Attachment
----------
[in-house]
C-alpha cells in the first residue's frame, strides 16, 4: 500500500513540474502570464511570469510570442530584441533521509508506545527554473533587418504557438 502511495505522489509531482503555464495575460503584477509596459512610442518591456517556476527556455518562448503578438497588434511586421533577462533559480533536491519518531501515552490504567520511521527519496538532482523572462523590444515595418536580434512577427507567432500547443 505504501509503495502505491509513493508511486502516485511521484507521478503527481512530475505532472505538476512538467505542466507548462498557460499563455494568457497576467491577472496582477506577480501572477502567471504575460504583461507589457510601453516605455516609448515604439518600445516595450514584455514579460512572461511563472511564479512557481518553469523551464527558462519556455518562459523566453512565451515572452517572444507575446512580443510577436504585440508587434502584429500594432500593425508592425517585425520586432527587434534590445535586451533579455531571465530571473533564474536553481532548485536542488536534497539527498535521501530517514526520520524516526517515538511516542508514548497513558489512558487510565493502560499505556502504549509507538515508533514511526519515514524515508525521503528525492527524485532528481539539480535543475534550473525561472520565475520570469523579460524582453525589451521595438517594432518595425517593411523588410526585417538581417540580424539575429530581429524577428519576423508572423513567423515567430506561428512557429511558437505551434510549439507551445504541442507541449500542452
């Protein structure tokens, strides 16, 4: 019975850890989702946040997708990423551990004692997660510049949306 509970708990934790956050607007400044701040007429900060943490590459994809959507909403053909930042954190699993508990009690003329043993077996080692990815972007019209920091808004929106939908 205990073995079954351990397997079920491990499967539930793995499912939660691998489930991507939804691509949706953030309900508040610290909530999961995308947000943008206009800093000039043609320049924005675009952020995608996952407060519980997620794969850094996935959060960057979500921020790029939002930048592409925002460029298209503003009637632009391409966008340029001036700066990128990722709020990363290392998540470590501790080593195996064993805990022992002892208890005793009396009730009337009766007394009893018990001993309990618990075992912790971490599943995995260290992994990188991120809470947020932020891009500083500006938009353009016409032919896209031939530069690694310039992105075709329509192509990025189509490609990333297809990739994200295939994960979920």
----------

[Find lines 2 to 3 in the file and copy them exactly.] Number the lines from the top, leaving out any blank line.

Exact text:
C-alpha cells in the first residue's frame, strides 16, 4: 500500500513540474502570464511570469510570442530584441533521509508506545527554473533587418504557438 502511495505522489509531482503555464495575460503584477509596459512610442518591456517556476527556455518562448503578438497588434511586421533577462533559480533536491519518531501515552490504567520511521527519496538532482523572462523590444515595418536580434512577427507567432500547443 505504501509503495502505491509513493508511486502516485511521484507521478503527481512530475505532472505538476512538467505542466507548462498557460499563455494568457497576467491577472496582477506577480501572477502567471504575460504583461507589457510601453516605455516609448515604439518600445516595450514584455514579460512572461511563472511564479512557481518553469523551464527558462519556455518562459523566453512565451515572452517572444507575446512580443510577436504585440508587434502584429500594432500593425508592425517585425520586432527587434534590445535586451533579455531571465530571473533564474536553481532548485536542488536534497539527498535521501530517514526520520524516526517515538511516542508514548497513558489512558487510565493502560499505556502504549509507538515508533514511526519515514524515508525521503528525492527524485532528481539539480535543475534550473525561472520565475520570469523579460524582453525589451521595438517594432518595425517593411523588410526585417538581417540580424539575429530581429524577428519576423508572423513567423515567430506561428512557429511558437505551434510549439507551445504541442507541449500542452
């Protein structure tokens, strides 16, 4: 019975850890989702946040997708990423551990004692997660510049949306 509970708990934790956050607007400044701040007429900060943490590459994809959507909403053909930042954190699993508990009690003329043993077996080692990815972007019209920091808004929106939908 205990073995079954351990397997079920491990499967539930793995499912939660691998489930991507939804691509949706953030309900508040610290909530999961995308947000943008206009800093000039043609320049924005675009952020995608996952407060519980997620794969850094996935959060960057979500921020790029939002930048592409925002460029298209503003009637632009391409966008340029001036700066990128990722709020990363290392998540470590501790080593195996064993805990022992002892208890005793009396009730009337009766007394009893018990001993309990618990075992912790971490599943995995260290992994990188991120809470947020932020891009500083500006938009353009016409032919896209031939530069690694310039992105075709329509192509990025189509490609990333297809990739994200295939994960979920």